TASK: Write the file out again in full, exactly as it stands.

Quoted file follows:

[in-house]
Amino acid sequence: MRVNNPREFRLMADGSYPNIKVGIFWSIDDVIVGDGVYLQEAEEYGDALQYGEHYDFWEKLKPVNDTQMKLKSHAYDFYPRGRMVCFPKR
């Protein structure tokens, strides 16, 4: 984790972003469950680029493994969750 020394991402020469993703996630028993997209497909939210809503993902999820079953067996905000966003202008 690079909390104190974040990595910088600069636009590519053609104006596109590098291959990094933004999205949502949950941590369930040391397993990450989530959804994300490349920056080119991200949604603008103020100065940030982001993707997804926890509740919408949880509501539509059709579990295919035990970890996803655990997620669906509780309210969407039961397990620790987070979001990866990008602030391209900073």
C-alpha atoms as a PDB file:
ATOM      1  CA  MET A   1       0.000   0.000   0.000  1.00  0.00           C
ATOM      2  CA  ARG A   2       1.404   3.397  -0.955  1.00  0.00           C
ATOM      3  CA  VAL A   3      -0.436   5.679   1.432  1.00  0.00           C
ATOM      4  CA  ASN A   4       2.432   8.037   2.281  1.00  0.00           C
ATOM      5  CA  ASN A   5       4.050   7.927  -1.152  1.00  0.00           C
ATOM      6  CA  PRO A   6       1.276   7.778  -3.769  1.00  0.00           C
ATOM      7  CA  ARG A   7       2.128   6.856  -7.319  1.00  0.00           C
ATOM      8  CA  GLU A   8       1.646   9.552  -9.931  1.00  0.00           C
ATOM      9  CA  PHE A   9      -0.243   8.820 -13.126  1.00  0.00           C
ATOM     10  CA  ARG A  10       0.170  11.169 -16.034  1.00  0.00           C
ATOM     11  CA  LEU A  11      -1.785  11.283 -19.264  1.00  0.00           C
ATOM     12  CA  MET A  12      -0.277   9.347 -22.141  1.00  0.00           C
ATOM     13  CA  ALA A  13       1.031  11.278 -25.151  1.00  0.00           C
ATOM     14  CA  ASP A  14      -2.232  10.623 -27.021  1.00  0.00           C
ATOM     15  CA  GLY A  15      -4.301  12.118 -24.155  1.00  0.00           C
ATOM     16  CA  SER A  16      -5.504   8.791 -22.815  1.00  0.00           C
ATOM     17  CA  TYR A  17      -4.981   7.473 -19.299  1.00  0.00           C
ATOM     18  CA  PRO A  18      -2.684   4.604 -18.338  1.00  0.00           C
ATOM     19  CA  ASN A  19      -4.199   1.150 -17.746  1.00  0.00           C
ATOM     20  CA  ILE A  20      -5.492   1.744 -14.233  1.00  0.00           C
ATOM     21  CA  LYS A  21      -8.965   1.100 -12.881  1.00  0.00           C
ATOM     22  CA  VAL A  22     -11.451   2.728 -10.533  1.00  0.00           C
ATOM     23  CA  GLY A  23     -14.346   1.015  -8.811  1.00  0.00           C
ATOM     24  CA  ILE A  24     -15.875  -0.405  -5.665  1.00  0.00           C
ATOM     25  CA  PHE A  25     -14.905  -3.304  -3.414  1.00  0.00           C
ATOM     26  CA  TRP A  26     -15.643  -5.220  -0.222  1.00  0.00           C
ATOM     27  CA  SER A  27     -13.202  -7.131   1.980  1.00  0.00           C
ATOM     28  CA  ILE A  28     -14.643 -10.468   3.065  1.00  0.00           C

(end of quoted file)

[in-house]
Amino acid sequence: MRVNNPREFRLMADGSYPNIKVGIFWSIDDVIVGDGVYLQEAEEYGDALQYGEHYDFWEKLKPVNDTQMKLKSHAYDFYPRGRMVCFPKR
């Protein structure tokens, strides 16, 4: 984790972003469950680029493994969750 020394991402020469993703996630028993997209497909939210809503993902999820079953067996905000966003202008 690079909390104190974040990595910088600069636009590519053609104006596109590098291959990094933004999205949502949950941590369930040391397993990450989530959804994300490349920056080119991200949604603008103020100065940030982001993707997804926890509740919408949880509501539509059709579990295919035990970890996803655990997620669906509780309210969407039961397990620790987070979001990866990008602030391209900073």
C-alpha atoms as a PDB file:
ATOM      1  CA  MET A   1       0.000   0.000   0.000  1.00  0.00           C
ATOM      2  CA  ARG A   2       1.404   3.397  -0.955  1.00  0.00           C
ATOM      3  CA  VAL A   3      -0.436   5.679   1.432  1.00  0.00           C
ATOM      4  CA  ASN A   4       2.432   8.037   2.281  1.00  0.00           C
ATOM      5  CA  ASN A   5       4.050   7.927  -1.152  1.00  0.00           C
ATOM      6  CA  PRO A   6       1.276   7.778  -3.769  1.00  0.00           C
ATOM      7  CA  ARG A   7       2.128   6.856  -7.319  1.00  0.00           C
ATOM      8  CA  GLU A   8       1.646   9.552  -9.931  1.00  0.00           C
ATOM      9  CA  PHE A   9      -0.243   8.820 -13.126  1.00  0.00           C
ATOM     10  CA  ARG A  10       0.170  11.169 -16.034  1.00  0.00           C
ATOM     11  CA  LEU A  11      -1.785  11.283 -19.264  1.00  0.00           C
ATOM     12  CA  MET A  12      -0.277   9.347 -22.141  1.00  0.00           C
ATOM     13  CA  ALA A  13       1.031  11.278 -25.151  1.00  0.00           C
ATOM     14  CA  ASP A  14      -2.232  10.623 -27.021  1.00  0.00           C
ATOM     15  CA  GLY A  15      -4.301  12.118 -24.155  1.00  0.00           C
ATOM     16  CA  SER A  16      -5.504   8.791 -22.815  1.00  0.00           C
ATOM     17  CA  TYR A  17      -4.981   7.473 -19.299  1.00  0.00           C
ATOM     18  CA  PRO A  18      -2.684   4.604 -18.338  1.00  0.00           C
ATOM     19  CA  ASN A  19      -4.199   1.150 -17.746  1.00  0.00           C
ATOM     20  CA  ILE A  20      -5.492   1.744 -14.233  1.00  0.00           C
ATOM     21  CA  LYS A  21      -8.965   1.100 -12.881  1.00  0.00           C
ATOM     22  CA  VAL A  22     -11.451   2.728 -10.533  1.00  0.00           C
ATOM     23  CA  GLY A  23     -14.346   1.015  -8.811  1.00  0.00           C
ATOM     24  CA  ILE A  24     -15.875  -0.405  -5.665  1.00  0.00           C
ATOM     25  CA  PHE A  25     -14.905  -3.304  -3.414  1.00  0.00           C
ATOM     26  CA  TRP A  26     -15.643  -5.220  -0.222  1.00  0.00           C
ATOM     27  CA  SER A  27     -13.202  -7.131   1.980  1.00  0.00           C
ATOM     28  CA  ILE A  28     -14.643 -10.468   3.065  1.00  0.00           C